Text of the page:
“This incident has not affected the Canadian Tire Corporation computer networks that process customer information or purchases,” the company said, adding store employees were told their personal information had been compromised.

The nurses’ college, which angered members by taking more than a week to publicly admit the attack discovered Sept. 8, did say it was getting back on its feet, although some services remained down.

“We share our members’ distress and frustration that this has happened,” college CEO Anne Coghlan said in a statement. “Members can rest assured that we will notify them directly if we identify any risk to individuals.”

The consequences of ransomware can go beyond the financial and reputational. This month, for example, a hospital in Duesseldorf, Germany, was unable to admit a patient for urgent treatment after an apparent cyber-attack crippled its IT system, authorities said. The woman died.

Such attacks have become increasingly frequent. Earlier victims in Canada include municipalities — among them Stratford and Wasaga Beach in Ontario and the Regional District of Okanagan-Similkameen in B.C. — health-care organizations and charities. Cloud storage companies, with troves of third-party data, have also become attractive targets.

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Members fighting sale of MEC say planned COO hire clashes with Canadian company's values –



Members of Mountain Equipment Co-op (MEC) fighting its takeover by an American investment firm say the hiring of an executive from a U.S. company that makes footwear for the military and police clashes with the company’s values.

Jay Taylor, who is currently listed as the CEO of LALO Tactical on its web page, is in line to be MEC’s president and chief operating officer if the sale goes through to Kingswood Capital Management, the Los Angeles-based firm confirmed to CBC News in an email.

So far, 2,400 MEC supporters have raised more than $100,000 for a legal fund to fight the takeover, but the deal could be approved as soon as Monday at a court hearing in Vancouver.

Word of the potential hire was buzzing on social media over the weekend, infuriating members of Save MEC, a group trying to stop the sale of the Vancouver-based retailer and organize a counter-offer.

“It’s shocking to me,” said Jackie Pierre, an MEC customer from Vancouver for 10 years and a Save MEC member. “This is so far from what [MEC] is known for originally.”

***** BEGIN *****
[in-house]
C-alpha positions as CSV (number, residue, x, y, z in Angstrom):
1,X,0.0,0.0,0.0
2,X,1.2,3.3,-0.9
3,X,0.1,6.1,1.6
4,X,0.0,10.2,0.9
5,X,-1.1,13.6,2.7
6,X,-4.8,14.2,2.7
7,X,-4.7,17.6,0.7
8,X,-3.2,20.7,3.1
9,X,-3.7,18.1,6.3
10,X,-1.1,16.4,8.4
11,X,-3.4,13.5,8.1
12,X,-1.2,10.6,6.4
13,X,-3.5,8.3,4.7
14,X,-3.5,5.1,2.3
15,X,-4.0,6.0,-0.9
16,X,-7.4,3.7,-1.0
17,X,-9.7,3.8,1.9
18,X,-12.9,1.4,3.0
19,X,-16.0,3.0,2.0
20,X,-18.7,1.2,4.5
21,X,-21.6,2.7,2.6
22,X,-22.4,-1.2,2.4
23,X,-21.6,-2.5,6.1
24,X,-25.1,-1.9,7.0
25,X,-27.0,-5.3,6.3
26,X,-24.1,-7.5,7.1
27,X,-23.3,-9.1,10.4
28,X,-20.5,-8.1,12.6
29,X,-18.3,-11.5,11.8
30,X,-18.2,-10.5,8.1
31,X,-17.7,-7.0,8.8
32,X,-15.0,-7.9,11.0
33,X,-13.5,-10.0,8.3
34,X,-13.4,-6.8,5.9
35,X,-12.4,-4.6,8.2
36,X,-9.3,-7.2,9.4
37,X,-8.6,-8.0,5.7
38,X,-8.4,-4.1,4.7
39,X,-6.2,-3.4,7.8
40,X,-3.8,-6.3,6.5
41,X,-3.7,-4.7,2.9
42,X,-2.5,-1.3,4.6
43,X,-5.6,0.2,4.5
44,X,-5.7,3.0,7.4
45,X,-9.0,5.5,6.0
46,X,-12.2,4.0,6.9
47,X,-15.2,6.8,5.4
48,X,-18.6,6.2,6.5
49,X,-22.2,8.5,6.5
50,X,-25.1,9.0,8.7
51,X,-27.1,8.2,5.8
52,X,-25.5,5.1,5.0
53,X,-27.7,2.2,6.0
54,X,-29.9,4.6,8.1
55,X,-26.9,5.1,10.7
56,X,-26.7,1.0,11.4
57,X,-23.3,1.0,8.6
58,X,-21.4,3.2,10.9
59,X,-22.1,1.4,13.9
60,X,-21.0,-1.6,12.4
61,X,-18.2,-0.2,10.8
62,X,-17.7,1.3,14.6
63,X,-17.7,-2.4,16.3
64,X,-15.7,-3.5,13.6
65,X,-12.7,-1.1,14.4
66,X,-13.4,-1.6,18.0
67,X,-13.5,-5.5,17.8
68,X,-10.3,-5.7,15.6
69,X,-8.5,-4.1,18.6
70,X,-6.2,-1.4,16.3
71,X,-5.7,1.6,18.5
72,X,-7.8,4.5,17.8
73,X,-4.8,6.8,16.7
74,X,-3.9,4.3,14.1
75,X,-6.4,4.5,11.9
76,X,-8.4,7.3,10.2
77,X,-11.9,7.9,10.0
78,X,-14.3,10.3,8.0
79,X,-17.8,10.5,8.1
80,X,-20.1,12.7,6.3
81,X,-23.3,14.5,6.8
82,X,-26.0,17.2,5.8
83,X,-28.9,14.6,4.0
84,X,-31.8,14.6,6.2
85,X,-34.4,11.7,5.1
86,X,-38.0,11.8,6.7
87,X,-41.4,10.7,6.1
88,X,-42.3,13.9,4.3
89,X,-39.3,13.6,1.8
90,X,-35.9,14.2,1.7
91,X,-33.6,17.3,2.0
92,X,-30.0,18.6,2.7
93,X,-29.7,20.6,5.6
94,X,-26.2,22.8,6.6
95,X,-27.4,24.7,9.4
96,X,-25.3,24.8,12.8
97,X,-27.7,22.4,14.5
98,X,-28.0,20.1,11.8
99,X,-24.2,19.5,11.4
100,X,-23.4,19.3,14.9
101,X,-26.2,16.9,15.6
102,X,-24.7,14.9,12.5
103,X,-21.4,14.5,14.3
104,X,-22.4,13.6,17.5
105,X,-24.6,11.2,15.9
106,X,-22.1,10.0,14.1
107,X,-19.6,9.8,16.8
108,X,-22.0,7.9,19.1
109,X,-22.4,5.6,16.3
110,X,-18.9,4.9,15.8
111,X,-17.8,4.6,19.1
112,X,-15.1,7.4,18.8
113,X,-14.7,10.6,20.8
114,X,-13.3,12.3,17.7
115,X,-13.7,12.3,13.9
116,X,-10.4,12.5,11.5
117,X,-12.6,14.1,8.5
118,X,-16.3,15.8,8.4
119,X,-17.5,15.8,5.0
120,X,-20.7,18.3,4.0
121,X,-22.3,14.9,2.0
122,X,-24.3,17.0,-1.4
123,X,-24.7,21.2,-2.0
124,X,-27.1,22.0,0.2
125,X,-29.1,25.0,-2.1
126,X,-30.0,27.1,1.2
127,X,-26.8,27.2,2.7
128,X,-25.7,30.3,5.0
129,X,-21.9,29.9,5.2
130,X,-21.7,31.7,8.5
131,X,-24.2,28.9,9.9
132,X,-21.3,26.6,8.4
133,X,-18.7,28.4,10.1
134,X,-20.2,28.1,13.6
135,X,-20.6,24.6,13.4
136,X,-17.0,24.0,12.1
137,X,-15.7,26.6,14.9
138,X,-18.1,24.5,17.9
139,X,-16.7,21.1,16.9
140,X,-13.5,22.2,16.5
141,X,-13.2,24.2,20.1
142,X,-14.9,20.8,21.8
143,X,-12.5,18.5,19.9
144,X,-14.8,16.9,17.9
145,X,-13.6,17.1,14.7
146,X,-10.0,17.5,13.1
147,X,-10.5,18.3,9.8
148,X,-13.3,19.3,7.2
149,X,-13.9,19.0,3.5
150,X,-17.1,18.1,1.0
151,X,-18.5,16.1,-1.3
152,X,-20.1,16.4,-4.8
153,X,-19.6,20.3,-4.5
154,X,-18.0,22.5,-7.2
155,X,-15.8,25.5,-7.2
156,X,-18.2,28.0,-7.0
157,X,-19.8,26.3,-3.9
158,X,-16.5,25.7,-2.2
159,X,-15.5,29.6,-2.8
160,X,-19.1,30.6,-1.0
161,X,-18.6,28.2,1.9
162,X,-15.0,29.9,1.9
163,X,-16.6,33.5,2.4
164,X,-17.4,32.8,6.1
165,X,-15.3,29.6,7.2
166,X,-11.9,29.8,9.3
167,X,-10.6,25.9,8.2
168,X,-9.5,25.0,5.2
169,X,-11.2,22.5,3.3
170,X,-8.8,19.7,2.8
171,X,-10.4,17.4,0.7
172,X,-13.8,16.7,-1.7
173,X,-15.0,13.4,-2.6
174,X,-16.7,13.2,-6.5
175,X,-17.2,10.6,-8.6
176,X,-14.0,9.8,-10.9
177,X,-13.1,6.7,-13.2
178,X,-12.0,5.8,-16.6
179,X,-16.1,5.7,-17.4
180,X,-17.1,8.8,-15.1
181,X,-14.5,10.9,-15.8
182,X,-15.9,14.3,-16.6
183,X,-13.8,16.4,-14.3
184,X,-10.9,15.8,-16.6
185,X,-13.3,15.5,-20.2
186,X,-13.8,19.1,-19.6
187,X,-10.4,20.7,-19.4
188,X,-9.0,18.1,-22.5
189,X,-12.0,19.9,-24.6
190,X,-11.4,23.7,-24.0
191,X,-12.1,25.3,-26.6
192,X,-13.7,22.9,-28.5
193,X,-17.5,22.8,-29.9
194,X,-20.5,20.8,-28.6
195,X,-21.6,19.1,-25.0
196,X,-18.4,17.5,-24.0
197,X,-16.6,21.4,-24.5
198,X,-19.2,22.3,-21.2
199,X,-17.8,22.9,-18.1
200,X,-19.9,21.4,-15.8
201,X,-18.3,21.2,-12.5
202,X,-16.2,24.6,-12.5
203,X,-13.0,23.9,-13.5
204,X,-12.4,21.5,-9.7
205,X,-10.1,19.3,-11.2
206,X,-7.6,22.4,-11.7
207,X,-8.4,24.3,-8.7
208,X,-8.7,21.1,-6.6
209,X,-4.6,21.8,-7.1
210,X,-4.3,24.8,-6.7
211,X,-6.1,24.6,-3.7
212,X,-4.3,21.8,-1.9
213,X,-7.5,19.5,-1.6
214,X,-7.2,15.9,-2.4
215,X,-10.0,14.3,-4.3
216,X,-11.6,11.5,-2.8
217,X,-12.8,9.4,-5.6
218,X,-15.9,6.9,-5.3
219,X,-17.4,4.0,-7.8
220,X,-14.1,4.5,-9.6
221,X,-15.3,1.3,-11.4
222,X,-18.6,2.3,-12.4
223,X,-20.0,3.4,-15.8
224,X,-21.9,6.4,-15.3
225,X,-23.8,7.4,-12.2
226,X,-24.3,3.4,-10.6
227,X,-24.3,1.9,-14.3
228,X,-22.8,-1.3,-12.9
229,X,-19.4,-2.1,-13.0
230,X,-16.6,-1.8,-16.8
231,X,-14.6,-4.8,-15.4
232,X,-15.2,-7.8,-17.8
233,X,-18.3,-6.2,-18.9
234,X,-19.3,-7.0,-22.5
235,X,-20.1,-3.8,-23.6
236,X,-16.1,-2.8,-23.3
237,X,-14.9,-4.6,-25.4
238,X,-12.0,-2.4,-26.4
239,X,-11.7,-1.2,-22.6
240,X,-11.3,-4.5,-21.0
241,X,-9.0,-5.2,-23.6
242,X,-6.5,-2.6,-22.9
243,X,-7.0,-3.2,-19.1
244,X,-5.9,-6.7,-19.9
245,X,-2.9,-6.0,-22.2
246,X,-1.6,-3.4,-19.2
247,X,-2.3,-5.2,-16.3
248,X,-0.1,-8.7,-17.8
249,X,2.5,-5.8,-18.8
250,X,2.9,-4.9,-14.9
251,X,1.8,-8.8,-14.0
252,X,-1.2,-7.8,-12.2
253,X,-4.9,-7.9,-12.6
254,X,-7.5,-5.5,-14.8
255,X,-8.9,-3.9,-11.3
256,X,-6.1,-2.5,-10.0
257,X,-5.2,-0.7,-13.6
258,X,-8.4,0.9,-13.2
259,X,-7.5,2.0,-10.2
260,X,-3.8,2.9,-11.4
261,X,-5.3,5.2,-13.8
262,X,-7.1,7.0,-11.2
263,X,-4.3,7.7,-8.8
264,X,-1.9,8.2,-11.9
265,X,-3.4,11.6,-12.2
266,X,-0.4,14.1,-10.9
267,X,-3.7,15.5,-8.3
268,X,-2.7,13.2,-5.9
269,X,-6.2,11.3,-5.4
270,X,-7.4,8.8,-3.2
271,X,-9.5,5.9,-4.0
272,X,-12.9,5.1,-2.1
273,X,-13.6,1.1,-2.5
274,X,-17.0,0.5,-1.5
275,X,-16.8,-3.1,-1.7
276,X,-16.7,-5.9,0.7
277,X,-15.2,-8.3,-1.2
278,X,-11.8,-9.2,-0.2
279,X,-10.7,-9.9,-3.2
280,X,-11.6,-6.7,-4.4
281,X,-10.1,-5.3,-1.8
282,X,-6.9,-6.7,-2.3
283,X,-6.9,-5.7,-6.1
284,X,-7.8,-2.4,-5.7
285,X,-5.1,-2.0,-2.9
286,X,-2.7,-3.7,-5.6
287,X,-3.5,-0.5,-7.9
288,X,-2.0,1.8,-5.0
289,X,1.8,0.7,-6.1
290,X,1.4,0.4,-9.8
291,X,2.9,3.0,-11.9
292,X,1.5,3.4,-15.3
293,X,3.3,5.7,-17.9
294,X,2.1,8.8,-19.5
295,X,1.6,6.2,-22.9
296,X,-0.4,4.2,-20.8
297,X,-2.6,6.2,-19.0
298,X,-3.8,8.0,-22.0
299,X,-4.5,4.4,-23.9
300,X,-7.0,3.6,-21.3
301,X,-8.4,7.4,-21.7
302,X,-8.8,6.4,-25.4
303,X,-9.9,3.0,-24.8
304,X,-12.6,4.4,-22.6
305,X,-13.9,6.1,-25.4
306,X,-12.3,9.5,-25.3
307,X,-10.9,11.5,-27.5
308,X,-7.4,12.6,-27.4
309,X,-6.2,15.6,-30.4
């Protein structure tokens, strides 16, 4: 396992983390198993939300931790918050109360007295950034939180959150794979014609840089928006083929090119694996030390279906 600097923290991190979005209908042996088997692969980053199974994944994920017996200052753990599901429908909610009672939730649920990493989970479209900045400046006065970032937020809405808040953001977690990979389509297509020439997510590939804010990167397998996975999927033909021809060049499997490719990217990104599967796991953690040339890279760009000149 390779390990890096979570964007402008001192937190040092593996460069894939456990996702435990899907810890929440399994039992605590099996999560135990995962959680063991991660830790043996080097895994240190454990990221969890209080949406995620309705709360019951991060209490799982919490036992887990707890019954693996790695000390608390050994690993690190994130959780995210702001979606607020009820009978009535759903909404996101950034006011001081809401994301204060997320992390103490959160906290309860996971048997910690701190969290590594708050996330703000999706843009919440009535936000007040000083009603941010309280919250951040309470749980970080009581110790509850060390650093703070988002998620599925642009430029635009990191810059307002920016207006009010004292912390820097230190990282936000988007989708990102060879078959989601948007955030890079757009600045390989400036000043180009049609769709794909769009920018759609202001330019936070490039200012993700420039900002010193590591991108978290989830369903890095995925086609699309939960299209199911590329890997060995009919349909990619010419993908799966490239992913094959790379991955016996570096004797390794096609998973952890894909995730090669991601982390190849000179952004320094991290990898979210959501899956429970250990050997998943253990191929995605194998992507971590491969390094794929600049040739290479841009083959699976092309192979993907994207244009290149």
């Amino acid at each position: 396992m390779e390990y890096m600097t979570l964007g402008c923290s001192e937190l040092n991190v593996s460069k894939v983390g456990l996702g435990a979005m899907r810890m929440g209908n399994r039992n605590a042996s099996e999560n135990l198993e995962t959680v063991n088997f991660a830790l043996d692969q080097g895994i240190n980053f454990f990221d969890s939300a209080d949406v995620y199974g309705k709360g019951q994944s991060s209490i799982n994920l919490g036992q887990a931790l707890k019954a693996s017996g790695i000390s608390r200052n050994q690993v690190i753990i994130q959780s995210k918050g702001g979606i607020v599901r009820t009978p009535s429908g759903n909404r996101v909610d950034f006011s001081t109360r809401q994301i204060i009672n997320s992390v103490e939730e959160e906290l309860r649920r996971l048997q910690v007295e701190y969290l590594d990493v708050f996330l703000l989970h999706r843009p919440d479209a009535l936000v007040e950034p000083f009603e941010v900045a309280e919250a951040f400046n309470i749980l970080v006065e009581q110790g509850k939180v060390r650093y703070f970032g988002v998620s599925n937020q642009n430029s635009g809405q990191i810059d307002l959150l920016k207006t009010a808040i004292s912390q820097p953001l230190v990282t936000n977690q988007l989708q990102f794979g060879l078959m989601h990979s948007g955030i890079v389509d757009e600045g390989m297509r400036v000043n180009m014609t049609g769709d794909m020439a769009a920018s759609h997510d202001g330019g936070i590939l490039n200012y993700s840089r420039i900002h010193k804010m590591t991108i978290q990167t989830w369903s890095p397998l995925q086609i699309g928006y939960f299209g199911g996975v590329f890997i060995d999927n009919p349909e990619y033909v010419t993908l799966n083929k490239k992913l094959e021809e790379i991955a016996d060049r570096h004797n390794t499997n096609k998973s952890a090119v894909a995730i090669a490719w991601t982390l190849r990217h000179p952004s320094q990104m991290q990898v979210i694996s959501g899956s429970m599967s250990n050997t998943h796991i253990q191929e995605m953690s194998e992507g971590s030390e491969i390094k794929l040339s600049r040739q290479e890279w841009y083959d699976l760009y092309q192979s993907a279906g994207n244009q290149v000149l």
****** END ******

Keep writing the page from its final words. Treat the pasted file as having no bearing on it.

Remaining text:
Jackie Pierre of Vancouver is an MEC customer and member of the group Save MEC. She’s shocked by the idea of an executive from a company with ties to the military and police coming to MEC. (Submitted by Jackie Pierre)

MEC’s values include democratic collaboration, social and environmental accountability, stewardship and more recently, diversity and inclusion. Those who want to stop the sale of MEC — the largest co-operative in Canada — are concerned that bringing in a leader with military roots is a bad match for the brand and could endanger the company’s culture.

LALO Tactical, based in San Diego, was set up in 2009 “to serve the needs of Special Operations Forces.” It makes specialized boots with names like “Intruder,” sold in colours like Black Ops and Ranger Green.

Though it also makes athletic shoes, LALO’s Instagram marketing leans heavily toward the military and police.

In an open letter last week, Kingswood assured MEC customers that the brand’s values would be protected.

But Pierre and other Save MEC members, including Kevin Harding, say the potential hiring of Taylor sends a different message.

“If this is how Kingswood plans to honour MEC’s values, I’m deeply disappointed,” Harding, of Vancouver, said.

An old social media post by Taylor is also being cited as proof of the mismatch.

Save MEC members aren’t the only ones concerned that the company’s values are in jeopardy. An advertising expert is warning Kingswood that it could be doing damage to the iconic company it wants to buy.

A culture clash seen through the lens of social media

Kingswood confirmed to CBC on Saturday that Taylor attended meetings in Vancouver last week as part of “introductory discussions” with “key suppliers and incoming MEC leadership.”